Carlie Sharpes

Graduate Researcher   return to map   return to student search


Boise, ID (Ada County)


University of Idaho
Graduate student
Environmental Science

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Funded by EPSCoR Award:

GEM3 | OIA-1757324

Research Location(s):

Hagerman Fish Culture Experiment Station; Little Jacks, Duncan, Williams, Keithley, Whiskey Jack, Trail, Fawn, Upper Mann and Boulder creeks

COUNTIES:  Gooding, Owyhee, Washington, Elmore, Boundary

LEGISLATIVE DISTRICT(S):  District 1, District 8, District 9, District 23, District 24

Research Statement:

Growing up in Boise Idaho, Carlie Sharpes spent a considerable amount of time exploring Idaho’s landscapes and their natural beauty. Her interest in local ecology grew and helped influence her decision to pursue a graduate degree in environmental science at the University of Idaho. Through her graduate studies and interest in conservation, Sharpes became involved in research for the Idaho EPSCoR GEM3 program where she works closely with a research team at the Hagerman Fish Culture Experiment Station in Hagerman, ID. With Sharpes nearing her graduation date, she is hoping to become a conservation biologist for the local ecosystem to help aid in preserving the local ecosystem, stating, “I just hope that my work can aid in the ongoing conservation research Idaho’s native redband trout, a crucial piece of our local ecology.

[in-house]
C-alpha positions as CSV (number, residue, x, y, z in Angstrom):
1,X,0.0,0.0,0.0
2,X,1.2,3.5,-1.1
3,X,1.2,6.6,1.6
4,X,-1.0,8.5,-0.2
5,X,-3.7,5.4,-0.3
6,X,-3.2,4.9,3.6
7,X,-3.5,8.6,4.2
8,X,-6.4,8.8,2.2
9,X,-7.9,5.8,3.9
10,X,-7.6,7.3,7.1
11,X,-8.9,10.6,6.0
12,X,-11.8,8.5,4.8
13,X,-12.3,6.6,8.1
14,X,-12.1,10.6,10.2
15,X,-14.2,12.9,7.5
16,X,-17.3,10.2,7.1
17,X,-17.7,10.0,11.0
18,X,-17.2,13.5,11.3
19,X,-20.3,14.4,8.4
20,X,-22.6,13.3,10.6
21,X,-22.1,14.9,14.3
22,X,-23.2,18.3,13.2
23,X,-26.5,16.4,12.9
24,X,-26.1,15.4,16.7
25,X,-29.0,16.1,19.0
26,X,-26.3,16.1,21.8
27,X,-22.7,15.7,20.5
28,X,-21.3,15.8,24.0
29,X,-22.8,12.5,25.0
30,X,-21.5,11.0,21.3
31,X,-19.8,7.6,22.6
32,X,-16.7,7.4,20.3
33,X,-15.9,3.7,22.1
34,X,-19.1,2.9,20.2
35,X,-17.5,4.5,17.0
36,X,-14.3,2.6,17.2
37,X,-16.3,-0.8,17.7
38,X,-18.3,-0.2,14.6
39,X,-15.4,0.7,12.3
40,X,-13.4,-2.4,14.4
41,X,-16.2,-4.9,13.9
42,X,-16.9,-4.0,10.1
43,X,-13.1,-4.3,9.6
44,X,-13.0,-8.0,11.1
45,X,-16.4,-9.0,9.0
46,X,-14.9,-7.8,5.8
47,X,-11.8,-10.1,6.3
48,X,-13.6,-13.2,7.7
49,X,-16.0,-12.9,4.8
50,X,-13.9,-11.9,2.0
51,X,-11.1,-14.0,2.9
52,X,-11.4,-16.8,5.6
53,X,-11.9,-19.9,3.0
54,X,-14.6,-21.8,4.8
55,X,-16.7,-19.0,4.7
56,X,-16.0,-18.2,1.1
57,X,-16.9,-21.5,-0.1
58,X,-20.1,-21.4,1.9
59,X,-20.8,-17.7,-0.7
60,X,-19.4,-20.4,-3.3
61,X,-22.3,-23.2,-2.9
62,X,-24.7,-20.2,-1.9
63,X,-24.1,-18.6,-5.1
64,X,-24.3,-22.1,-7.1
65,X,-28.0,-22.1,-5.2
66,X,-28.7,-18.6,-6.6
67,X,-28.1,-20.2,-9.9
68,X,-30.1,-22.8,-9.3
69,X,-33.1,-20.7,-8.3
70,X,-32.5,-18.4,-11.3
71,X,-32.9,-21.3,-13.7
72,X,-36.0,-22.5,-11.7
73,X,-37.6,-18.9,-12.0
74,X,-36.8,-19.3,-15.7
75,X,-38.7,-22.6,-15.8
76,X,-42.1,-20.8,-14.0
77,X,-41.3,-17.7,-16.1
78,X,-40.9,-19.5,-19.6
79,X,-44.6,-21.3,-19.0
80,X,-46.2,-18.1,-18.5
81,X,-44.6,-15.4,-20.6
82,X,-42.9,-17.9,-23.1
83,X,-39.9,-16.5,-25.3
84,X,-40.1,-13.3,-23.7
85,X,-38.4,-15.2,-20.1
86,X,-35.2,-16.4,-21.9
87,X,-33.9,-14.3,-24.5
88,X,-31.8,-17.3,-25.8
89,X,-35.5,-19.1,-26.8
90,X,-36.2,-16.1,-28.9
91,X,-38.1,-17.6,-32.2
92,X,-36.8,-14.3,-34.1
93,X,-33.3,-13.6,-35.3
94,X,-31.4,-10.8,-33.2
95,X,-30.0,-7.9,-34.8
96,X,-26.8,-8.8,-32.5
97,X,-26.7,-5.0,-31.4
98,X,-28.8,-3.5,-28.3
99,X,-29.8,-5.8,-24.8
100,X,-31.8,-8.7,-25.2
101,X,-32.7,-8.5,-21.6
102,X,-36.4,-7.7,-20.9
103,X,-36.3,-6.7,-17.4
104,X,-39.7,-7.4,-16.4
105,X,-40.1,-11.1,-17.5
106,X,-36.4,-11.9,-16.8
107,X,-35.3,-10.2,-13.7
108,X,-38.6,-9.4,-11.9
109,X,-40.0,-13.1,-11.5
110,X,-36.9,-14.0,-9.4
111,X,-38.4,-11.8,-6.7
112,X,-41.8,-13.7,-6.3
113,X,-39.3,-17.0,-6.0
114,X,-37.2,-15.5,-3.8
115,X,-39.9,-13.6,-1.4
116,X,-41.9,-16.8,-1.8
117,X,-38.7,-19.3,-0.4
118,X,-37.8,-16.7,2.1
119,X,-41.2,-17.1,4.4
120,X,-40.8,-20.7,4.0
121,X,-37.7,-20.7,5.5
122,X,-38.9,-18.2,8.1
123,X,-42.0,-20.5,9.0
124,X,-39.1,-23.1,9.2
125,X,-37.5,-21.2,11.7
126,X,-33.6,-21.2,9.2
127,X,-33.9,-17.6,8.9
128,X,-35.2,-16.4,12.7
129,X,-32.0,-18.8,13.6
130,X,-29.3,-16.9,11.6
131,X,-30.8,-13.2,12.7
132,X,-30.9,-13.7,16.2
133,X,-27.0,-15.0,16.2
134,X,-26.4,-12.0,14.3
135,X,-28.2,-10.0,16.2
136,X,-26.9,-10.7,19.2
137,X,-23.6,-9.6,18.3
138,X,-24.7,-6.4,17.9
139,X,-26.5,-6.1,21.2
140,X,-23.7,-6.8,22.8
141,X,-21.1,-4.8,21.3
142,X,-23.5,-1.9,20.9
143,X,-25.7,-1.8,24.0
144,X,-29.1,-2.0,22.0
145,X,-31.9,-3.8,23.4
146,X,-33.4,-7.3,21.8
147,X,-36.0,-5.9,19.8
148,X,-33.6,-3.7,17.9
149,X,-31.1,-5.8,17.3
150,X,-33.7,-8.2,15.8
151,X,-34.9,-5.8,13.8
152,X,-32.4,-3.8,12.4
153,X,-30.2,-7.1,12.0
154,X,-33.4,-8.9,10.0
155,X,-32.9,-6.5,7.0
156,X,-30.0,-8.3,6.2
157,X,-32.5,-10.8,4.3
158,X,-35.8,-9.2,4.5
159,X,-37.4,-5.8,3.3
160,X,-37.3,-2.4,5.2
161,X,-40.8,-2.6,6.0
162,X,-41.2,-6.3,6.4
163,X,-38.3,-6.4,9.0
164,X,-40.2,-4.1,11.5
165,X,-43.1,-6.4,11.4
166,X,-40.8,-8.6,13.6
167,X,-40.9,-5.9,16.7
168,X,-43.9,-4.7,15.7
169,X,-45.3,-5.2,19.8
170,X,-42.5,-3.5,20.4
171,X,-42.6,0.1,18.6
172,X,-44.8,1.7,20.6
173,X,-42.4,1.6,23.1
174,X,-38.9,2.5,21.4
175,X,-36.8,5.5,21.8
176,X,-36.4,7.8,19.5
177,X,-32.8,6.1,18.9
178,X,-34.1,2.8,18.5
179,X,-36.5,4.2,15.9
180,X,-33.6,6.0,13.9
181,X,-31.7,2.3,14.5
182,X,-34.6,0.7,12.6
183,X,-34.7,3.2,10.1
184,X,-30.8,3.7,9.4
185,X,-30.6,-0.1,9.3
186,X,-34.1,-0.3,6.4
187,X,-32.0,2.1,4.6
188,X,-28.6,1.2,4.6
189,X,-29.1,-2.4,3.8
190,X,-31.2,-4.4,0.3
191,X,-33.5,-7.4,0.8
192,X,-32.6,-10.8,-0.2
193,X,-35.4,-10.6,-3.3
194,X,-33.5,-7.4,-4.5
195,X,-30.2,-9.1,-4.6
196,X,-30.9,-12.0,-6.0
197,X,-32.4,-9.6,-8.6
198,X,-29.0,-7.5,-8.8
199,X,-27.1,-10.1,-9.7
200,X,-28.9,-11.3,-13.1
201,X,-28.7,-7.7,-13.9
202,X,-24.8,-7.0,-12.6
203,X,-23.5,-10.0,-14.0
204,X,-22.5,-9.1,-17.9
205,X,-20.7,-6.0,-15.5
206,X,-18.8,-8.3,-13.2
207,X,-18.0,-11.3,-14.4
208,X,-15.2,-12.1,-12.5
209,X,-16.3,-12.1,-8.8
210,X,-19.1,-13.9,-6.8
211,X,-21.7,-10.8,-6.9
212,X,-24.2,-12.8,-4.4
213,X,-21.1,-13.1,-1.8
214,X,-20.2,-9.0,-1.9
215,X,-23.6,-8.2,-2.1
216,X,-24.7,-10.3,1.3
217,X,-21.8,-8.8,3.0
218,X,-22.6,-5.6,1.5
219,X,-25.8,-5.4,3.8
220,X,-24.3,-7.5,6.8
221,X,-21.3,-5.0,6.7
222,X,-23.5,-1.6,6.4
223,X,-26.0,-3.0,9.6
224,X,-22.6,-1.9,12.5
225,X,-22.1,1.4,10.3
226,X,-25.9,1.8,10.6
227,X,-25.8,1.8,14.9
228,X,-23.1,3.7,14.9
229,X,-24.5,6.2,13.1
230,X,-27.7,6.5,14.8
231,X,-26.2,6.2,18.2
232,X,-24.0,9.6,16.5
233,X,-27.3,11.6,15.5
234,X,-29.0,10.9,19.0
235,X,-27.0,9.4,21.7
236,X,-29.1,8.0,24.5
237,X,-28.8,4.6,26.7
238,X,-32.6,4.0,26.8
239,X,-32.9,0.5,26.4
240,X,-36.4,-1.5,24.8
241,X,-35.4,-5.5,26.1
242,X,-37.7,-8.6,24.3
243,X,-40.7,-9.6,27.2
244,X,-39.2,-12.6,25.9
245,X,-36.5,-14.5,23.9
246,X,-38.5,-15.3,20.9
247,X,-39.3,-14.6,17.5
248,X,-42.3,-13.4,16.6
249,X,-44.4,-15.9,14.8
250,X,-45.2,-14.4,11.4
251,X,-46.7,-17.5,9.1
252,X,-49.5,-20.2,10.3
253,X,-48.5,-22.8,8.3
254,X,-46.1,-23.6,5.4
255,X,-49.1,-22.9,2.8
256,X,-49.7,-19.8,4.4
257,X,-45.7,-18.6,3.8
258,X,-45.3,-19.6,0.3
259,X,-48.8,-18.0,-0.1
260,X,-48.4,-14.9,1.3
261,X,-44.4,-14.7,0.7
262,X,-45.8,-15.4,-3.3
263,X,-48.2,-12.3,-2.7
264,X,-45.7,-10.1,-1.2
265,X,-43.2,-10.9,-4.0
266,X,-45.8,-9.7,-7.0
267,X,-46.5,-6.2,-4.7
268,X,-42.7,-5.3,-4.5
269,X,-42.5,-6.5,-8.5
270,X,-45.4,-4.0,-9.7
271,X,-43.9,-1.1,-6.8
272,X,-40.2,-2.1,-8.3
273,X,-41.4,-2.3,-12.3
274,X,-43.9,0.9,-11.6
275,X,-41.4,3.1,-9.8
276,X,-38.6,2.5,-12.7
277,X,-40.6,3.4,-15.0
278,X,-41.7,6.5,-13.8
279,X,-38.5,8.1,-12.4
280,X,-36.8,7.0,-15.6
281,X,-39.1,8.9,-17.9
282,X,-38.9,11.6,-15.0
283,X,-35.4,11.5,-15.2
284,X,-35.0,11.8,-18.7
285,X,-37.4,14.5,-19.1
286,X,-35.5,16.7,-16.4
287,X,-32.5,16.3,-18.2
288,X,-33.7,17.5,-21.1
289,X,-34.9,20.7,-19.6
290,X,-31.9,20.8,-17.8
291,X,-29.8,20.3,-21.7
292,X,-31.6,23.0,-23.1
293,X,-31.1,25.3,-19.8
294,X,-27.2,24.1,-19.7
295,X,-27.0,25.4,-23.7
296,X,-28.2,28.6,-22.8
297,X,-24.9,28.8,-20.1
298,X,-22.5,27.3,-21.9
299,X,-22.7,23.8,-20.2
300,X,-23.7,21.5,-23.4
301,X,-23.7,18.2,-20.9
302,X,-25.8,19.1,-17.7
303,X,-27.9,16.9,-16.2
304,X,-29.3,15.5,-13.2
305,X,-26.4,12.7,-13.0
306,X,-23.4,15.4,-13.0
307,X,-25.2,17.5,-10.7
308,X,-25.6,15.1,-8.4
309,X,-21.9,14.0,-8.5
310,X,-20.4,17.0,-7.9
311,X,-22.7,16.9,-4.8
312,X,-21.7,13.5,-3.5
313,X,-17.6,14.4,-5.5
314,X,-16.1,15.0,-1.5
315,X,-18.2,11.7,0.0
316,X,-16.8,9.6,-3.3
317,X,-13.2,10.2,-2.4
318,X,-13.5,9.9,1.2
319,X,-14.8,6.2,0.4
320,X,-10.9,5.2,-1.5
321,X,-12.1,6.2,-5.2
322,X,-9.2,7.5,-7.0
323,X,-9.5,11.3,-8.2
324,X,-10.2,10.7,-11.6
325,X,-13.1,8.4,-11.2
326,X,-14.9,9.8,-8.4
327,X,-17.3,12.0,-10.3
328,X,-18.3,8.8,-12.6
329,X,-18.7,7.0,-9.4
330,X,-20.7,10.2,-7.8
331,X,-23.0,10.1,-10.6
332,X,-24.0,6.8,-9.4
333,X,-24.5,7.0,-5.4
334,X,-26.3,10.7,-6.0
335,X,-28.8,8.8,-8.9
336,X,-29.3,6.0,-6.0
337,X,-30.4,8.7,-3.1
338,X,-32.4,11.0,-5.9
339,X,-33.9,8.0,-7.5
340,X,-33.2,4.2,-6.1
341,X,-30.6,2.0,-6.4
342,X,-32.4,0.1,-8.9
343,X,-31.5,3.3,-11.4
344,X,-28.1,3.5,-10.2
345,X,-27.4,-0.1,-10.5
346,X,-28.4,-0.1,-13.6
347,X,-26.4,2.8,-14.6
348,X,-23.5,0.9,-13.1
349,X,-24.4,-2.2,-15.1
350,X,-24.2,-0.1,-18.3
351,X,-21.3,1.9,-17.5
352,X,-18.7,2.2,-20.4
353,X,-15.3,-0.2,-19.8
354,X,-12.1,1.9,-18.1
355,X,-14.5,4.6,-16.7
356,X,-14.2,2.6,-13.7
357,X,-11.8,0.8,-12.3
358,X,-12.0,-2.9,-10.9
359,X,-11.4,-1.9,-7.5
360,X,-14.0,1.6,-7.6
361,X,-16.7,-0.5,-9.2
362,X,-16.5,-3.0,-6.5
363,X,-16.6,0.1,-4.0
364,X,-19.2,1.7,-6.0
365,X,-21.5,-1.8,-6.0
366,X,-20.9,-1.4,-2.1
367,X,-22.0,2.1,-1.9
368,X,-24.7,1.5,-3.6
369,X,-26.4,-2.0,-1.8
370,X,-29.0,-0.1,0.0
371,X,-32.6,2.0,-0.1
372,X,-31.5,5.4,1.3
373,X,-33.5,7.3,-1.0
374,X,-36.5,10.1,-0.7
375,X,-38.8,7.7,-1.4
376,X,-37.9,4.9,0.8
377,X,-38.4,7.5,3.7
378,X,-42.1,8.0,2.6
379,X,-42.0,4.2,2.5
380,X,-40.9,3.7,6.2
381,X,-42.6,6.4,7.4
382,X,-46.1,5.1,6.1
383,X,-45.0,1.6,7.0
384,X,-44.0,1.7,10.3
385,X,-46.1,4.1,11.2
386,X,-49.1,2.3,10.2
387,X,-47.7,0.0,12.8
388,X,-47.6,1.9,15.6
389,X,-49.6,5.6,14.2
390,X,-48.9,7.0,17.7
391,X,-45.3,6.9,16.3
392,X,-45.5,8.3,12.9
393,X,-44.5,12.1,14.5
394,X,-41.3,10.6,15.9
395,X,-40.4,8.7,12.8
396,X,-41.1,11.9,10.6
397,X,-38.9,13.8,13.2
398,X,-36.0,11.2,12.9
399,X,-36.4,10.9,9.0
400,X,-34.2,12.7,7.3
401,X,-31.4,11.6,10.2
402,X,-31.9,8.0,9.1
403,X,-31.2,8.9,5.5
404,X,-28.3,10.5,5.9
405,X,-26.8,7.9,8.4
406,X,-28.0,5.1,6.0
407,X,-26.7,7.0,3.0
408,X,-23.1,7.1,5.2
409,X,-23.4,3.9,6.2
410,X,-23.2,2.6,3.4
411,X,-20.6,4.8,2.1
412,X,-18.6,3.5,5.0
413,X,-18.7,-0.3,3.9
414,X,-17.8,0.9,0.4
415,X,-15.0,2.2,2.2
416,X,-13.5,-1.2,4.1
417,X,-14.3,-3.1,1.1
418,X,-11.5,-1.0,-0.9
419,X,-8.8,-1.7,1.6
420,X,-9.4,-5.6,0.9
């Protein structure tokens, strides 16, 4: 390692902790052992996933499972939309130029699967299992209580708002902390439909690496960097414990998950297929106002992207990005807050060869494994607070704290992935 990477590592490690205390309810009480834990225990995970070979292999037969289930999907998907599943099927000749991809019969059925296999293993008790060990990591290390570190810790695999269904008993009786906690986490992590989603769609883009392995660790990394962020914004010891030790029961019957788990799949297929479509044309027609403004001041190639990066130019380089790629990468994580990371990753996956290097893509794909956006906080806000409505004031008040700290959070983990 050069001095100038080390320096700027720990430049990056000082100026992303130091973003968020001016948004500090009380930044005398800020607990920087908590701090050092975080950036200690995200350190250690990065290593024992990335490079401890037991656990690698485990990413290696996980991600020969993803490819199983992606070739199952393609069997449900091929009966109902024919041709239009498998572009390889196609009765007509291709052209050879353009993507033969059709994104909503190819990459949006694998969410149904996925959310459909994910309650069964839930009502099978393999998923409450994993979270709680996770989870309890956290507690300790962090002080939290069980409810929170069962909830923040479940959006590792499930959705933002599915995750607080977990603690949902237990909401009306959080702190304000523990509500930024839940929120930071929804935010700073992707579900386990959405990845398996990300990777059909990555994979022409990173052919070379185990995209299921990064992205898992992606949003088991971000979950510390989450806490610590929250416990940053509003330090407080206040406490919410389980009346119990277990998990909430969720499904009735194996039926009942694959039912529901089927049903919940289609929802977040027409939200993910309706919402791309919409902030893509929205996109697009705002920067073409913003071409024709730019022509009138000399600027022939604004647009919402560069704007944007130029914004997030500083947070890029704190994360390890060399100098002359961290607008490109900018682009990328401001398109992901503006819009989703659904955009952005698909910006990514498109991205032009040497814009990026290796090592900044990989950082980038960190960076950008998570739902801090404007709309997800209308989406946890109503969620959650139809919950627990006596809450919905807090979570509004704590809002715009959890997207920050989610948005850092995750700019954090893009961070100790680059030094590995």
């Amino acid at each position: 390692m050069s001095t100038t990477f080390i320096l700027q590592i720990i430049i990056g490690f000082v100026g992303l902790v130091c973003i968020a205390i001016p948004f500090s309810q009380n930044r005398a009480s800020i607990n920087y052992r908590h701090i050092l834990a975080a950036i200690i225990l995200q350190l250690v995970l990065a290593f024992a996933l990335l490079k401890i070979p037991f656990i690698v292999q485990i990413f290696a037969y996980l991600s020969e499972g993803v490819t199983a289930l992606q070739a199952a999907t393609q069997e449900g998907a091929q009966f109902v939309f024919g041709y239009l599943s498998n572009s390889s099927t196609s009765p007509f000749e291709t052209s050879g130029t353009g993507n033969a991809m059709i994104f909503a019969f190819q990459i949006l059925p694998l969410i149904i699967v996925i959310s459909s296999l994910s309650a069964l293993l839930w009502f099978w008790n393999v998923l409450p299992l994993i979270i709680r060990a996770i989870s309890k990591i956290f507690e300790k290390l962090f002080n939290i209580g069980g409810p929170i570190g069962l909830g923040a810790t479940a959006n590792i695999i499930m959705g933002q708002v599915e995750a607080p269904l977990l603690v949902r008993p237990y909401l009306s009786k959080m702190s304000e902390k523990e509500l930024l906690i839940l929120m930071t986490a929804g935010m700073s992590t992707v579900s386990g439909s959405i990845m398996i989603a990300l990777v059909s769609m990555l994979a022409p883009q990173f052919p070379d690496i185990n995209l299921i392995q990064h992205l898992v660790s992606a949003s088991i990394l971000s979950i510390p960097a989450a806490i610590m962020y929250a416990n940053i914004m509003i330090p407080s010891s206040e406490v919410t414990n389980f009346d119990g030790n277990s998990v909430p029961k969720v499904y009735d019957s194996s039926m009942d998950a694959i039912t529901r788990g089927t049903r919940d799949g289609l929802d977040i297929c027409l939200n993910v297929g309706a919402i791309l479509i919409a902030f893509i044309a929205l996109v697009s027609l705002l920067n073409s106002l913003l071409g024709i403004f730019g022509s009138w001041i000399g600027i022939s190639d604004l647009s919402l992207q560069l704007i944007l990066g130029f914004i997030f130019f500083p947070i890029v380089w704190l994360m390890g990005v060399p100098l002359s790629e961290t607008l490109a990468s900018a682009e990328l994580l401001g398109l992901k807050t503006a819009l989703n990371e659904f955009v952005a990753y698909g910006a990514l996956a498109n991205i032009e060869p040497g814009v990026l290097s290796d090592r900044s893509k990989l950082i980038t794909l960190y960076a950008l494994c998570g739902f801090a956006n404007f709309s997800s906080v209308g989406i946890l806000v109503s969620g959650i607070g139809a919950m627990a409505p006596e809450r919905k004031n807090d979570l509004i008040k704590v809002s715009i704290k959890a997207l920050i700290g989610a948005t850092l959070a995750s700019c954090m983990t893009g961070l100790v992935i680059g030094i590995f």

Research Impact:

Sharpe’s research project aims to understand the combined effects of thermal and hypoxic stress as an additive or synergistic effect on redband trout native to desert, cool montane and cold montane distinct habitats in Idaho. This research may give vital information about the future of redband trout populations. These results can aid in modeling future population dynamics of redband as their habitat quality shifts in the face of climate change. These models can provide useful information for fisheries management and conservation of redband trout in their native range.